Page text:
Familial Mediterranean Fever (FMF), a diagnosis not so Familial, not Mediterranean, but with Fever

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Familial Mediterranean Fever (FMF) is a disease included in the group of autoinflammatory diseases , with a specific constellation of signs and symptoms. While the genetic and clinical picture is well known, people affected by this process suffered, quite often, a diagnostic delay, not just days or months, but several years. We will expose here the possible causes associated with this diagnostic delay, describing two clinical cases.


FMF has been described initially in subjects of the Eastern Mediterranean ascendent (1), but it is considered now, as a worldwide clinical entity. The name “familial” wants to enhance the genetic origin of the disease to differentiate it from other syndromes with fever associated with an infection or an immunologic condition. Inheritance follows an autosomal recessive pattern, with a mutation in the MEFV gene (2), but the complete genetic landscape is not totally understood, because some patients are heterozygote for the mutation and several other mutations are also associated with the     disease (3).
The diagnostic criteria are well established in the medical literature (Tell-Hashomer criteria, Livneh criteria, Printo(4). Fever, serositis, are almost universally present, and, quite often, these symptoms can be misleading as a viral infection, giving rise to a delay in diagnosis. Studies in population of eastern Mediterranean origin have shown some variables associated with a diagnostic delay (5).
We report here two clinical cases, one with a clinical diagnosis and other with a genetic confirmation,
with the intention of describing a clinical pattern, and to explore possible diagnostic biases involved in the diagnostic delay.

Case 1

A 22-year-old man started during the Covid pandemia with an acute fever, chills, shortness of breath and a central thoracic pain. Physical examination showed a lack of ventilation in the basal right lung and tenderness in the right upper quadrant. Blood and urine cultures, and an exhaustive laboratory work for bacteria and viruses, were negative. The radiology and a cardiac sonogram showed a mild left pleural effusion and pericardia fluid. No cancer cells were detected in the analysis of the pleural effusion. There was a significant increase in the level of acute phase reactants like ferritin, over five times the normal value. The patient started an empiric treatment with a non-steroidal antiinflammatory drug, oxygen, a low dose of steroid, and paracetamol, with a clear general improvement in his clinical condition after the fourth day.

The patient reported three similar episodes in the previous year, usually during times of stress. He decided not to do a genetic test.

In Figure 1. we show the dramatic changes in the size of the cardiac silhouette  between a period of two weeks.

Figure 1. A basal X-ray, and another on the right , during an episode of fever and thoracic pain

Case 2

A 19-year-old woman started with an acute anterior thoracic pain, without fever, with a normal pulmonary radiology. She was treated with analgesic and the pain disappeared in the fourth day. She had a previous history of autoimmune thyroiditis, and recurrent pharyngoamigdalitis. One year and a half later, she started again with an acute centrothoracic pain, a very high fever (39 ª C) , myalgia and artralgias, with ST-changes in the electrocardiogram, receiving a diagnosis of myopericarditis. The patient had four more episodes with fever and thoracic pain during a period of four years. A genetic test confirmed the diagnosis of FMF.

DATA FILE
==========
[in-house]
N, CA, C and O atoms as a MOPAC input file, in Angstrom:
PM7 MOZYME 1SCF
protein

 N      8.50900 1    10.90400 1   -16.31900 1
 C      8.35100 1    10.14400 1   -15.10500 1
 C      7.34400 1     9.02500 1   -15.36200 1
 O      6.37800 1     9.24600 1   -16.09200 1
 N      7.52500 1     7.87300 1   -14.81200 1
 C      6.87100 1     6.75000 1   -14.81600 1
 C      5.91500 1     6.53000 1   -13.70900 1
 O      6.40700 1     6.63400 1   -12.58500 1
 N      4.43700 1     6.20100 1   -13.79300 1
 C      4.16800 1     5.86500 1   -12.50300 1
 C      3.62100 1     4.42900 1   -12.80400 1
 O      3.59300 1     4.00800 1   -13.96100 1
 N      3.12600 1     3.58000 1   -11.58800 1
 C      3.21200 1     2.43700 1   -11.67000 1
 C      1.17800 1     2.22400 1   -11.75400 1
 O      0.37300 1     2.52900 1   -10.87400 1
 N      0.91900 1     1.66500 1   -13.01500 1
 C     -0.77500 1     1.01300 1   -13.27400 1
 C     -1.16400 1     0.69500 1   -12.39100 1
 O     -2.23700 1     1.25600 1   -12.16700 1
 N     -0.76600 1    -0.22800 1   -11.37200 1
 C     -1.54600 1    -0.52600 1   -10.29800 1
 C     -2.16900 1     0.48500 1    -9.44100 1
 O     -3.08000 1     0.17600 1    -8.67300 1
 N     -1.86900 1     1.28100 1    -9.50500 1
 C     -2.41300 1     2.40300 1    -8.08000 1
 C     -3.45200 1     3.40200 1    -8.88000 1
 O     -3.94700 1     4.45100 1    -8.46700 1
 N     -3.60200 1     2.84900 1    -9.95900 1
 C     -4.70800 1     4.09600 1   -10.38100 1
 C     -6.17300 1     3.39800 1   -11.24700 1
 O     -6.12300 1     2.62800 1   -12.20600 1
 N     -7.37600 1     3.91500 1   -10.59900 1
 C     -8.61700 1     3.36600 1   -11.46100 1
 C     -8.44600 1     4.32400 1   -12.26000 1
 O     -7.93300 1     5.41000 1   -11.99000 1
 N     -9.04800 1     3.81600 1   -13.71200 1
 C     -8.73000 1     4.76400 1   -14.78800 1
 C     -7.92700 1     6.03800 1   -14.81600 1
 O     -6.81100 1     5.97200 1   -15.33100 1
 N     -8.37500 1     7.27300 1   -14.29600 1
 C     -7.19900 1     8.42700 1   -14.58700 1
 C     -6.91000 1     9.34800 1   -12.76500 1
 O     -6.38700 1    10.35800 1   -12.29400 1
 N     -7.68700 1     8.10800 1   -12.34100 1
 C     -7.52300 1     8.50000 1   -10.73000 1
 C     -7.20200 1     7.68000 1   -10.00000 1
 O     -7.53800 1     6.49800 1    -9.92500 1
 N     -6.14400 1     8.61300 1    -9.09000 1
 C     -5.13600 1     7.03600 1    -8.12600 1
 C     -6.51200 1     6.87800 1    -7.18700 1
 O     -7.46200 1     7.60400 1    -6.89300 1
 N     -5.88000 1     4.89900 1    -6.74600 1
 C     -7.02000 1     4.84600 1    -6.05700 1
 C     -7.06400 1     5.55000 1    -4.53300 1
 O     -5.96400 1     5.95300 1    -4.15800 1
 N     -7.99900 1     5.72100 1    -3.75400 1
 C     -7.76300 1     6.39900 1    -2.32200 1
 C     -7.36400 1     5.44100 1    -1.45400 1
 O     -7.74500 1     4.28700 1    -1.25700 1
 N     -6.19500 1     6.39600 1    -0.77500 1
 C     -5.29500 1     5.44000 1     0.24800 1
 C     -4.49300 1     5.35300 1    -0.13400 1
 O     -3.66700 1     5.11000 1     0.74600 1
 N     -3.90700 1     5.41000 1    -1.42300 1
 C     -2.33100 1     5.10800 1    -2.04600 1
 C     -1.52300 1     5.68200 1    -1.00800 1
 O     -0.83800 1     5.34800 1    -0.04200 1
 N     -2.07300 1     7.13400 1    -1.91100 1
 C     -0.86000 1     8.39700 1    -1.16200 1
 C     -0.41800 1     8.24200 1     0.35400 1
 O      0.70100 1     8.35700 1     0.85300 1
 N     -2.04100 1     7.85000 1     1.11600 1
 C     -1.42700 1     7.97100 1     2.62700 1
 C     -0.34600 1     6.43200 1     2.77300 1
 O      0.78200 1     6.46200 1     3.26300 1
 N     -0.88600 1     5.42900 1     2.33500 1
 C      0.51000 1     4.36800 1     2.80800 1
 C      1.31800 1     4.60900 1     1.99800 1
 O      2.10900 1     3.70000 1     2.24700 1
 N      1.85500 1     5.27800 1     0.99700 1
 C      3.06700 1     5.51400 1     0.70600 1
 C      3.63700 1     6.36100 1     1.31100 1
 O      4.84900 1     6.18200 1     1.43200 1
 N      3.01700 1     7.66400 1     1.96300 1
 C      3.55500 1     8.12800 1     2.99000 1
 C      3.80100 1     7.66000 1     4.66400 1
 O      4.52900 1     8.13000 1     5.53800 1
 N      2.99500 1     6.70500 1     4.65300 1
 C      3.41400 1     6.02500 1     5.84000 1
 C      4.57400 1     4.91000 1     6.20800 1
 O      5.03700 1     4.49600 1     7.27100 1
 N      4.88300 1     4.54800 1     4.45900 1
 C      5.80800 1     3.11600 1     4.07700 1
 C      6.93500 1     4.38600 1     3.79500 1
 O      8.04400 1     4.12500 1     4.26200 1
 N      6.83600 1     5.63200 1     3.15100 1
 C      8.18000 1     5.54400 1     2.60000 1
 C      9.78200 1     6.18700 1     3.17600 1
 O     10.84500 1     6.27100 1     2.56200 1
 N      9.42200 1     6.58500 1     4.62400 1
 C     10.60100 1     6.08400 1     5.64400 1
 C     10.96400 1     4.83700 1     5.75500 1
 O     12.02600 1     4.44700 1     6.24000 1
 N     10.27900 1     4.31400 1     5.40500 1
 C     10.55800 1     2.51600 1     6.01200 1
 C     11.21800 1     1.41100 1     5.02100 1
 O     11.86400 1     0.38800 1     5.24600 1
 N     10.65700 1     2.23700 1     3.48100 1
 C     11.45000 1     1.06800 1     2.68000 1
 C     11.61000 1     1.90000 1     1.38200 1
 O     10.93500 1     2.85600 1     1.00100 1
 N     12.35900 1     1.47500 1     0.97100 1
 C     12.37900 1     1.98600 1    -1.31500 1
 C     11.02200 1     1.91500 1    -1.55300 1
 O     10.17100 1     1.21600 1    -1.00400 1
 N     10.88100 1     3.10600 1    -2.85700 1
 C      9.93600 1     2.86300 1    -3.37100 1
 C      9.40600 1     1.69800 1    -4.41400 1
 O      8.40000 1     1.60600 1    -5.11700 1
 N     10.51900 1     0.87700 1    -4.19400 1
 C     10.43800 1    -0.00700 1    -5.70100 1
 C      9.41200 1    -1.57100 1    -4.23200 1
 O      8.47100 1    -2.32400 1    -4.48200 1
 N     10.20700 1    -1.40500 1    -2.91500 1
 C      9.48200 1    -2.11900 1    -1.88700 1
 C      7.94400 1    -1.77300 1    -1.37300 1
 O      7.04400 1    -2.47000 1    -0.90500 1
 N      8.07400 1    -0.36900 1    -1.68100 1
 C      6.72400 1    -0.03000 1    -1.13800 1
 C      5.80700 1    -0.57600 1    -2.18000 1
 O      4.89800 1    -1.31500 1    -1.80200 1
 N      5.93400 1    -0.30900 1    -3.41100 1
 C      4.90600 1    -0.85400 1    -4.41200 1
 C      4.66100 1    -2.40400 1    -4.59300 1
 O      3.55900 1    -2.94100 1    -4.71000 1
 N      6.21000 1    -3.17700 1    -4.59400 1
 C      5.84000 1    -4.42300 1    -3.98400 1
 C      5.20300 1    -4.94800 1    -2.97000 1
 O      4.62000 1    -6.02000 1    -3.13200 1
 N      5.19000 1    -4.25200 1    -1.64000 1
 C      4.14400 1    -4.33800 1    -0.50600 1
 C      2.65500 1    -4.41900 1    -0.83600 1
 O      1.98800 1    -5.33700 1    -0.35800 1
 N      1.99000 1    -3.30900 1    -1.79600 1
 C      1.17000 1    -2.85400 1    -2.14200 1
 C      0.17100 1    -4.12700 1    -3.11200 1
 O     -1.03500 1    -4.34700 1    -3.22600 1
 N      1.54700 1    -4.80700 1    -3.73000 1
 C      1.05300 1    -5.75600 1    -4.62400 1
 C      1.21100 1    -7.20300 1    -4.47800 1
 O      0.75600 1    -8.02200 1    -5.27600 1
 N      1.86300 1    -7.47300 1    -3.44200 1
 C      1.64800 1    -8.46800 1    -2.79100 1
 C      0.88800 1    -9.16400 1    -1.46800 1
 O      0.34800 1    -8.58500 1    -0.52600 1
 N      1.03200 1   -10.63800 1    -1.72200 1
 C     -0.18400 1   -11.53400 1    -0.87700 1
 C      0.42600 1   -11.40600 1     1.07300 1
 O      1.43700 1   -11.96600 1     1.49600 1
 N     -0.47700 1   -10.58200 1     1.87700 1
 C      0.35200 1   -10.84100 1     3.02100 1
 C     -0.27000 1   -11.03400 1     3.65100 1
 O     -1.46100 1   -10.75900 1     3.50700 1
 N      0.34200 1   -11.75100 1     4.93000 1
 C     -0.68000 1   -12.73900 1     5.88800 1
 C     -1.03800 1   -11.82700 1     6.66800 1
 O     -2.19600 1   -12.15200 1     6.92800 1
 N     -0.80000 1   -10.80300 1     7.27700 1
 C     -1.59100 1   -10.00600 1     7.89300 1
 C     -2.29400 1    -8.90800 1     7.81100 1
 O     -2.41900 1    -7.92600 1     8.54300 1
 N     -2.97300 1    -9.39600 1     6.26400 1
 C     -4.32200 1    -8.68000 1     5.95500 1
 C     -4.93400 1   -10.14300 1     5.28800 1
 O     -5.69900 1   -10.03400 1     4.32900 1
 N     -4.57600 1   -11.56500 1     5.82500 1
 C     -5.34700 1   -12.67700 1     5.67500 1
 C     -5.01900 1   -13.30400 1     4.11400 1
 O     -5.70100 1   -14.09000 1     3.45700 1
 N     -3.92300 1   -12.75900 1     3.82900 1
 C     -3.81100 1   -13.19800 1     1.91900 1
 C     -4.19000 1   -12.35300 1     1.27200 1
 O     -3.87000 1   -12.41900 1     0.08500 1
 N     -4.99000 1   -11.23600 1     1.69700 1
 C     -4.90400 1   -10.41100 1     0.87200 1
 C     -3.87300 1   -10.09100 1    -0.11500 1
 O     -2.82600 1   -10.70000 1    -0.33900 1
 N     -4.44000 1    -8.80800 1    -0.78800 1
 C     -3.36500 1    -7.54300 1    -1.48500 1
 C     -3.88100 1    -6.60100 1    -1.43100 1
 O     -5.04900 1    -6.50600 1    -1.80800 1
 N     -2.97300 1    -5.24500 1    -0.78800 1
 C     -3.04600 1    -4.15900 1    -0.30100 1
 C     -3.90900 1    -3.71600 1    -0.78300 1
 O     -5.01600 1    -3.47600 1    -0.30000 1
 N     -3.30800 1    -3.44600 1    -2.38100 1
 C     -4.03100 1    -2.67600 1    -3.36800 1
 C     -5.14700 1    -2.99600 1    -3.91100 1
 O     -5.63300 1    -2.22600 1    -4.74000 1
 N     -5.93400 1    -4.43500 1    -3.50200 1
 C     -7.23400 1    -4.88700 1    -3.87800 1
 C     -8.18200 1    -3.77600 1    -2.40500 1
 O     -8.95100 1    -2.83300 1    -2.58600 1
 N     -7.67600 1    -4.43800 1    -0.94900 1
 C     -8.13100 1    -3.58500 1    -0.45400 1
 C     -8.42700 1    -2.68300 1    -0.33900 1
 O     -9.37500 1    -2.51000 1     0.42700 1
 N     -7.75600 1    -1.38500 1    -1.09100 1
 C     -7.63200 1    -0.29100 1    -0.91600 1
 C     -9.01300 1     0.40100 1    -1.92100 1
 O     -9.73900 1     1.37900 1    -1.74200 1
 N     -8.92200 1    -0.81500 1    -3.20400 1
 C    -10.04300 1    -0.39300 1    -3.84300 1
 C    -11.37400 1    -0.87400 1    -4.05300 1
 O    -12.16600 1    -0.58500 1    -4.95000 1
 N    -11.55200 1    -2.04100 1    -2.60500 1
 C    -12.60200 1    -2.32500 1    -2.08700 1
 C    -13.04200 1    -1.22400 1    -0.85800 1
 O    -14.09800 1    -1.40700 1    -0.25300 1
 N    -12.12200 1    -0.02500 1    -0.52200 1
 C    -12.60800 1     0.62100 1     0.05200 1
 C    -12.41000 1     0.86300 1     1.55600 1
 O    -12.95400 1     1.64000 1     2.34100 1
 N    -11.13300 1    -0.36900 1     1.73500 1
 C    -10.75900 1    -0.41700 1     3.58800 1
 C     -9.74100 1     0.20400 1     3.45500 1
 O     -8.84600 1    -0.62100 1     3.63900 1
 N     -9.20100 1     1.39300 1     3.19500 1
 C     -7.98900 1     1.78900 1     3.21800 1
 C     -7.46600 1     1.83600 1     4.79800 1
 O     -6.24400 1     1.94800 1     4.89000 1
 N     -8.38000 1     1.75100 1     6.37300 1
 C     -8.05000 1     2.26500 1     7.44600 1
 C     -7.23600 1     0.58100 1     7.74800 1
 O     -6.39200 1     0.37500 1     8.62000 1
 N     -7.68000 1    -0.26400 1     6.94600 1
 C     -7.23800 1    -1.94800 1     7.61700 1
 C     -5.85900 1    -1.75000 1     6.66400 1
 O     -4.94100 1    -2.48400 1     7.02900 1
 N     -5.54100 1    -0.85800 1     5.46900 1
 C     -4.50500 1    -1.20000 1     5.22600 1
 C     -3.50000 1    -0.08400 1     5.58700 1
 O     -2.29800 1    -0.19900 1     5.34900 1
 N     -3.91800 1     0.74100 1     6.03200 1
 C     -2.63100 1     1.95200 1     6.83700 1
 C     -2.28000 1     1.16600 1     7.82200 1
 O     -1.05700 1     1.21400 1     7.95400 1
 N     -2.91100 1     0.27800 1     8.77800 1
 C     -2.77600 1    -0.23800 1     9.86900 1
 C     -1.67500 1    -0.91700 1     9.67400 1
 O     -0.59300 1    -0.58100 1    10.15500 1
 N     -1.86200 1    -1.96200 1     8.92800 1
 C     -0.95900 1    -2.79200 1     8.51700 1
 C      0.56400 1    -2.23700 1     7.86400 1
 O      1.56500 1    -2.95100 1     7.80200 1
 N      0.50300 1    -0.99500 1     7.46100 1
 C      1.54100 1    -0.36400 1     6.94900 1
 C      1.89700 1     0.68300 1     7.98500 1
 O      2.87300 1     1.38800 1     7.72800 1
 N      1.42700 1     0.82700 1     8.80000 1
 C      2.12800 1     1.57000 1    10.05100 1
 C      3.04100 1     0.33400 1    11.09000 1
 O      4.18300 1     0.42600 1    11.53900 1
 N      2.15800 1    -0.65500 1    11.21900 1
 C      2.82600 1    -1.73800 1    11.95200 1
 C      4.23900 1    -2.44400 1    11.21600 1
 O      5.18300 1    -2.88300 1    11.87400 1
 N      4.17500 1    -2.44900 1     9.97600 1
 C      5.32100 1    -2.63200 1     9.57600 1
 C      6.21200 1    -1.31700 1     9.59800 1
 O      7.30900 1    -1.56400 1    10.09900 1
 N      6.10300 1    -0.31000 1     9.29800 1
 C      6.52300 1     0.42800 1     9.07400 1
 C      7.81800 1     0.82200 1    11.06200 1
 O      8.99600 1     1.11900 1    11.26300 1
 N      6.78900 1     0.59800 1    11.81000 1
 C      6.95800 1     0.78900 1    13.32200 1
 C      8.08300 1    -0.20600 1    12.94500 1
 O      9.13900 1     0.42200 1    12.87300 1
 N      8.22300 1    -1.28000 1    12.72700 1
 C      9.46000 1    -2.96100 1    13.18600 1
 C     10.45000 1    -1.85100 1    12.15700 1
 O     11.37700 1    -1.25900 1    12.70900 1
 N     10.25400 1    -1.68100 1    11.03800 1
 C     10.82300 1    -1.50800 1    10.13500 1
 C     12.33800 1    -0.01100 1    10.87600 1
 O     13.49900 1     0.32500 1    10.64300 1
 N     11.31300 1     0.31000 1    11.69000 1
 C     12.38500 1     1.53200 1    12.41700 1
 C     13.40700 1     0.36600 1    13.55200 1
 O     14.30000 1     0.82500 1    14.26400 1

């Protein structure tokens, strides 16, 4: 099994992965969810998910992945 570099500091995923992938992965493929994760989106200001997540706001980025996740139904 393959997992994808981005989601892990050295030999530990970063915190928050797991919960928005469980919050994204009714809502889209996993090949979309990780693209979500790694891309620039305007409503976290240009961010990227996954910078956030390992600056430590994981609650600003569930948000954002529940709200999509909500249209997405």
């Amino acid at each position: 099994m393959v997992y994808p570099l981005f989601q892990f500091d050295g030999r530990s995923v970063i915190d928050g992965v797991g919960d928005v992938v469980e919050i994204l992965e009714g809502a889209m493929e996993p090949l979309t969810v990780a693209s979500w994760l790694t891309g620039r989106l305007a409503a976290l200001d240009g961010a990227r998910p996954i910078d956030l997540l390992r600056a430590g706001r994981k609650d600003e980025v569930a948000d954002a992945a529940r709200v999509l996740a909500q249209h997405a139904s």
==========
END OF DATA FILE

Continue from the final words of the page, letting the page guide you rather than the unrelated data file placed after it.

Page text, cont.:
FMF is a disease prone to a diagnostic delay for several reasons. One important aspect is the presence of fever as a key data, a symptom shared with many other diseases, infections or inflammatory. Also, FMF is a disease with a low prevalence, and the consideration like a “Mediterranean” entity can be an important bias-inducer because, nowadays we know that there are not geographical boundaries for this condition. The consideration as a “familial” disease can be also a factor that could be associated with a wrong clinical judgment, because the patterns of inheritance is not totally unraveled, and the prediction of what a member of the family will show the whole clinical picture is not possible.


FMF must be taken into account as a possible diagnosis when a person, usually starting at a young age, suffered episodic fever without the detection of an infectious agent, mostly when pericarditis or mild ascites, abdominal pain and arthralgia are present and accompanied with an important general deterioration. A complete summary of previous medical visits to the Pediatrician, General Practitioner or Emergency Department , together with a complete family history, can help to achieve a diagnosis without a major delay.


1 Ozen F. Familial Mediterranean Fever. Rheumatol Int 2006; 26: 489-496
2 French FMF Consortium. A candidate gene for familial Mediterranean fever. Nat Genet 1997; 17-25

3 Lancieri, M; et al. An Update on Familial Mediterranean Fever. Int J Mol Sci 2023; 24,9584
4 Gattorno M, Hofer M, Federici S, et al. Eurofever Registry and the Paediatric Rheumatology
International Trials Organisation (PRINTO) Classification criteria for autoinflammatory recurrent fevers.Ann Rheum Dis 2019; 78: 1025-1032

5 Erdogan M; et al. Familial Mediterranean Fever: misdiagnosis and diagnostic delay in Turkey. Clin Exp Rheumathol. 2019 Nov-Dec; 37 Suppl 121(6): 119-124

Author: Dr. Lorenzo Alonso Carrión